UAB Medicine News
What You Should Know About Gynecologic Cancer
September is Gynecologic Cancer Awareness Month, so it’s a good time to learn about the risks of these types of cancer and options for prevention and screening. All women are at risk for gynecologic cancers, and those risks increase with age. The information below outlines basic facts every woman should know.
Types of Cancer
Gynecologic cancer is any cancer that starts in a woman’s reproductive organs.
- Cervical cancer begins in the cervix, which is the lower, narrow end of the uterus (womb).
- Ovarian cancer begins in the ovaries, which are located on each side of the uterus.
- Uterine cancer begins in the uterus, the pear-shaped organ in a woman’s pelvis where babies grow during pregnancy.
- Vaginal cancer begins in the vagina, which is the hollow, tube-like channel between the bottom of the uterus and the outside of the body.
- Vulvar cancer begins in the vulva, which is the skin around the vagina and includes the labia and the clitoris.
Talk to Your Doctor
It is important to pay attention to your body and know what is normal for you, so you can notice changes or symptoms. It’s equally important to share this information with your doctor. Each gynecologic cancer has its own signs and symptoms, some have very few symptoms, and women may experience all of these signs in different ways.
Know the Symptoms
- Abnormal vaginal bleeding, which includes heavy or irregular periods or bleeding after menopause, can be a symptom of many gynecologic cancers.
- Difficulty eating, bloating, getting full too fast, and abdominal or back pain may be signs of ovarian cancer.
- Pelvic pain and pressure may be signs of ovarian and uterine cancers.
- A frequent and urgent need to urinate and/or constipation are common symptoms of ovarian and vaginal cancers.
- Itching, burning, pain, or tenderness of the vulva – and changes in the skin of the vulva, such as a rash, sores, or warts – may be a sign of vulvar cancer.
HPV and Gynecologic Cancers
Human Papillomavirus (HPV) is a group of related viruses that can be linked to certain types of cancers; including gynecologic cancers such as cervical, vaginal and vulvar. Infection with high-risk HPV does not usually cause symptoms, which is why regular cervical cancer screening is important. There are many different types of HPV. Some types can cause health problems, including genital warts and cancers. But there are vaccines that can stop these health problems from happening.
- HPV infection is common
- Both men and women can become infected with HPV and develop HPV-caused cancers.
- Most HPV infections don’t cause cancer
- Sometimes HPV infections are not successfully controlled by your immune system. When a high-risk HPV infection persists for many years, it can lead to cell changes that, if untreated, may get worse over time and become cancer.
- Although most women with cervical cancer have the human papillomavirus (HPV) infection, not all women with an HPV infection will develop cervical cancer. Some HPV infections go away without treatment.
HPV vaccines can prevent infection with disease-causing HPV types, preventing many HPV-related cancers and cases of genital warts. The HPV vaccine protects against the types of HPV that most often cause cervical, vaginal, and vulvar cancers.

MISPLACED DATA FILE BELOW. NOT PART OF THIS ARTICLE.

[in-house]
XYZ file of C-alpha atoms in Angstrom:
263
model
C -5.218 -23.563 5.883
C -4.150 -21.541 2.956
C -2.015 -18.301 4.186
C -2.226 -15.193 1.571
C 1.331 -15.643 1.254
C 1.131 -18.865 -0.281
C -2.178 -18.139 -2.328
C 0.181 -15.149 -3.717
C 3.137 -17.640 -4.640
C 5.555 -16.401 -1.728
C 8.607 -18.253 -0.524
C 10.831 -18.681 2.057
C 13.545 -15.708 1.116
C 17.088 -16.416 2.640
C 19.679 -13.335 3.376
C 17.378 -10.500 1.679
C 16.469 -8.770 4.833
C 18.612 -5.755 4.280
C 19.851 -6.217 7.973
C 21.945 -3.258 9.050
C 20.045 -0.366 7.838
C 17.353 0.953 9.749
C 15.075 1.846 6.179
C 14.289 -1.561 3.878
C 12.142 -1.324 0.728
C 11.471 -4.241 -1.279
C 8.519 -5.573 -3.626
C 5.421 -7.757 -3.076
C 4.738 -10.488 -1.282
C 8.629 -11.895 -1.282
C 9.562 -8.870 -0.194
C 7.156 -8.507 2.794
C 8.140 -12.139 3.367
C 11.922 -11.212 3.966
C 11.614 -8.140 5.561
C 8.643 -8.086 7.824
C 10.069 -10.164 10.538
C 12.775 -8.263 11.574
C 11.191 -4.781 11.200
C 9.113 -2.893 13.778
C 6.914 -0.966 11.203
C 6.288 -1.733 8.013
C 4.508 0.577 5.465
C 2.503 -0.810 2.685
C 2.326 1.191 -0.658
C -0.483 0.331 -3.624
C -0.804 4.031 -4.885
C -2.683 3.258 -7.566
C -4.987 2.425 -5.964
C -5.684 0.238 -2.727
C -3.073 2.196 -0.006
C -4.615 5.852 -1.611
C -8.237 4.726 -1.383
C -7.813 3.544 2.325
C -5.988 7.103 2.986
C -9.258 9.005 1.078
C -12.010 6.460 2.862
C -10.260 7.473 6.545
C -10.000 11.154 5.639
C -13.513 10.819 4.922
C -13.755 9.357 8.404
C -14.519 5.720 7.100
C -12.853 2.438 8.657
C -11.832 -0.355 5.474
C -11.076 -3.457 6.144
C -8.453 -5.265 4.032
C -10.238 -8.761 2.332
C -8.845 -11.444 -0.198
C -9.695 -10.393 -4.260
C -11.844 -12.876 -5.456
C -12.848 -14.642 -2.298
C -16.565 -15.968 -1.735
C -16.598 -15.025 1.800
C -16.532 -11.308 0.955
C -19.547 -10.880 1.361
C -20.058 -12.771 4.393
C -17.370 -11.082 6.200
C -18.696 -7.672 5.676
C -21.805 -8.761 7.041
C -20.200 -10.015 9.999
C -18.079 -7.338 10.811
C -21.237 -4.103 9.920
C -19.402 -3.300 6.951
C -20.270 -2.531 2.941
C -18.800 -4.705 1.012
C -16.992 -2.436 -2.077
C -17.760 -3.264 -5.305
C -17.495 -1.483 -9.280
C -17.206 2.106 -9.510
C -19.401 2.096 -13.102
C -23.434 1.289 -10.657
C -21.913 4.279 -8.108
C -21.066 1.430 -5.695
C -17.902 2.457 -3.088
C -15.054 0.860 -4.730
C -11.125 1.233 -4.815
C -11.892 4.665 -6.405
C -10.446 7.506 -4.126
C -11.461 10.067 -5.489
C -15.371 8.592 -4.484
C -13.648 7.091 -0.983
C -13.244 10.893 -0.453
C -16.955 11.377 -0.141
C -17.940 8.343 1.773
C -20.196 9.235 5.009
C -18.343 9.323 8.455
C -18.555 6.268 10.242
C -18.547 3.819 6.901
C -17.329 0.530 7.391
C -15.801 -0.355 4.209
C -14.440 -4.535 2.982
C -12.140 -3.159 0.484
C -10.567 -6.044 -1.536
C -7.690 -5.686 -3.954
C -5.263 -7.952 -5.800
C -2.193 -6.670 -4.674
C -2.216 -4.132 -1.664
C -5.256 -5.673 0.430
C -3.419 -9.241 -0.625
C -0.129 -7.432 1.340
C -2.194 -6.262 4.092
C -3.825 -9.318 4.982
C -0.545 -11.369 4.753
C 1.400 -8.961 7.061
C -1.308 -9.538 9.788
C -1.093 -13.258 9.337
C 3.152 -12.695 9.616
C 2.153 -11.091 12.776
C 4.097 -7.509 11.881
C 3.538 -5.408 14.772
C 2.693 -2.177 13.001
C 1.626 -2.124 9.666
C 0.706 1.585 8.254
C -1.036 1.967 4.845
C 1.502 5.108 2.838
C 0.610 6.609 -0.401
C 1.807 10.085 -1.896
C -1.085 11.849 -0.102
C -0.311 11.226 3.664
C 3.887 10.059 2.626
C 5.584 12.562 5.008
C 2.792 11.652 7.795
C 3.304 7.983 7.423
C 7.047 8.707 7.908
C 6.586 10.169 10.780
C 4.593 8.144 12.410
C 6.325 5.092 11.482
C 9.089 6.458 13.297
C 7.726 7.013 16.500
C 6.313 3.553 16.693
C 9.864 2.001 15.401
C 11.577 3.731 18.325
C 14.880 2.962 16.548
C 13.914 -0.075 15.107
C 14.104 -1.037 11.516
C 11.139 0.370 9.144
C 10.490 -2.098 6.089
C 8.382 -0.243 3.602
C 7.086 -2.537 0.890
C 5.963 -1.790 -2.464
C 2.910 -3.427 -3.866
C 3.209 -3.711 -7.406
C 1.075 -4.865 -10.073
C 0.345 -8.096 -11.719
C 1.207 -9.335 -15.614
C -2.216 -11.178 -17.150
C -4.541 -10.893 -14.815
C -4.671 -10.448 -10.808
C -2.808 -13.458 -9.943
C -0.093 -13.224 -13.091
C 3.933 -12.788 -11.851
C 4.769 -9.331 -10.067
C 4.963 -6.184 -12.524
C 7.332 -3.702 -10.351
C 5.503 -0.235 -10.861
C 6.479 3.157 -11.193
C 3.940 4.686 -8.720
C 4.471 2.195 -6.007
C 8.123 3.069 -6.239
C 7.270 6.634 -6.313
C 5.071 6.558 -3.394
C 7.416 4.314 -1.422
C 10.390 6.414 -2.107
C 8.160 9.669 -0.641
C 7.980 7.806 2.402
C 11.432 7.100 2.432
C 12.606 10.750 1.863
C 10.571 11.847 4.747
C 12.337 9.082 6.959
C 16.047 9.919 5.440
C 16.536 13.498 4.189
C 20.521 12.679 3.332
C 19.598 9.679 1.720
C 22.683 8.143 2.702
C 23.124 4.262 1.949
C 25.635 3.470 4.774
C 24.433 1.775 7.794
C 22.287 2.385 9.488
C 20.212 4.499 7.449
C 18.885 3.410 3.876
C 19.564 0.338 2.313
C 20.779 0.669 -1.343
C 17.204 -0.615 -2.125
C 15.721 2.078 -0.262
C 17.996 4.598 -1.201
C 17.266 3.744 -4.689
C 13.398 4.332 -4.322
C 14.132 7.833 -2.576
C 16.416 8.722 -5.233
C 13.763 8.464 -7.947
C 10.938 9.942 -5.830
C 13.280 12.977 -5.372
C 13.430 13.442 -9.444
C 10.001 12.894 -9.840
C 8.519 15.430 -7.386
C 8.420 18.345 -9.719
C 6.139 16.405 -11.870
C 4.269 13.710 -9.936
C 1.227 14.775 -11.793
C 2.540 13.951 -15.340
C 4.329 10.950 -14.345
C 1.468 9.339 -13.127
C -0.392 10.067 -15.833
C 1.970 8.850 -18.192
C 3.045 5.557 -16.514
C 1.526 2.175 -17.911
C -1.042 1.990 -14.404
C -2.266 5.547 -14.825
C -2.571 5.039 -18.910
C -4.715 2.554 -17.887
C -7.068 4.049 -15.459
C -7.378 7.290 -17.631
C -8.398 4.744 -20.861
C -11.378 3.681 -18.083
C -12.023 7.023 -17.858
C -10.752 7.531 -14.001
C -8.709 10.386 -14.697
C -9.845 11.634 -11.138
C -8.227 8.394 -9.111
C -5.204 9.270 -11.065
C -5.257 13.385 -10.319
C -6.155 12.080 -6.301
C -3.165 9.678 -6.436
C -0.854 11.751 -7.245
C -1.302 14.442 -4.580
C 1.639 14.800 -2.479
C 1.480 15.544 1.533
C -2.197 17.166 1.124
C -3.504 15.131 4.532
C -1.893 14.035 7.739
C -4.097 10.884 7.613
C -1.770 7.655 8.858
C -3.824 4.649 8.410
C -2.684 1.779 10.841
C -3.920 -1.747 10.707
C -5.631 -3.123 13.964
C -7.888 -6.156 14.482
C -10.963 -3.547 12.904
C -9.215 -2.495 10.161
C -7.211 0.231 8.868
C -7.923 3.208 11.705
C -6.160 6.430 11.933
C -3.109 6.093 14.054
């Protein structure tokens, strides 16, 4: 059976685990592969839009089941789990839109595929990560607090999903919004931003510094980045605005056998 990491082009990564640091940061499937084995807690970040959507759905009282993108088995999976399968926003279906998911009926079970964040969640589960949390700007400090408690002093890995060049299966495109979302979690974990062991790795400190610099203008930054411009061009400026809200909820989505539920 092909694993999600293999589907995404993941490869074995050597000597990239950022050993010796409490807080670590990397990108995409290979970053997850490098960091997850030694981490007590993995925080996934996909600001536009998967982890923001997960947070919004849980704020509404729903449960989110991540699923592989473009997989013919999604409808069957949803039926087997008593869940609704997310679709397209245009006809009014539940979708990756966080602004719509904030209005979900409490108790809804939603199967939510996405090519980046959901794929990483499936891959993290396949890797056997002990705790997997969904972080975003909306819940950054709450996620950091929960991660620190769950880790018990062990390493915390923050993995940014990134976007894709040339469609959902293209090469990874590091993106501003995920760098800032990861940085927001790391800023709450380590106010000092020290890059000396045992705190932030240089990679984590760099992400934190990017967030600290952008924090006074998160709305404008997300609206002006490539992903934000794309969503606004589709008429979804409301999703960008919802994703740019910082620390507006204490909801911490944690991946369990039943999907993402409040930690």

HPV vaccination is recommended for girls and boys, at the age of 11-12, but it can be given starting at age 9. The vaccine also is recommended for all people, through age 26, if they are not already vaccinated. However, some adults age 27-45 who are not already vaccinated may decide to get the HPV vaccine after speaking with their doctor about their risk for new HPV infections. If the vaccination is given before age 15, a two-dose schedule is recommended, with the doses given 6-12 months apart. People who start the series after their 15th birthday receive three shots.
HPV vaccination prevents new infections, but does not treat existing HPV infections or diseases. This is why the vaccine works best when given before any exposure to HPV.
Some gynecologic cancers develop because of genetic mutations, or changes in DNA, that can be passed down in families. Talk to your doctor if breast or gynecologic cancer runs in your family, as you may qualify for special testing to see if you have one of these genetic mutations. If you know about the mutation, there are ways that the cancer can prevented or detected early, when it’s easier to treat.
Screening for cervical cancer is an important part of routine health care for women.
The goal of screening for cervical cancer is to find precancerous cell changes at an early stage before they become cancer and when treatment can prevent cancer from developing. You should be screened for cervical cancer regularly, even if you received an HPV vaccine.
Cervical cancer is the only HPV-caused cancer that has FDA-approved screening tests that use HPV and Pap testing. The Pap test helps to identify cell changes caused by high-risk HPV types that could cause cancer. An HPV test looks for HPV infection.
If your doctor recommends a screening test, that does not necessarily mean they think you have cancer. Also, if a screening test result is abnormal, you may still need to have more tests done to find out if you have cancer.
Click here to learn more about gynecologic cancer services at UAB Medicine.Source: National Cancer Institute at the National Institutes of Health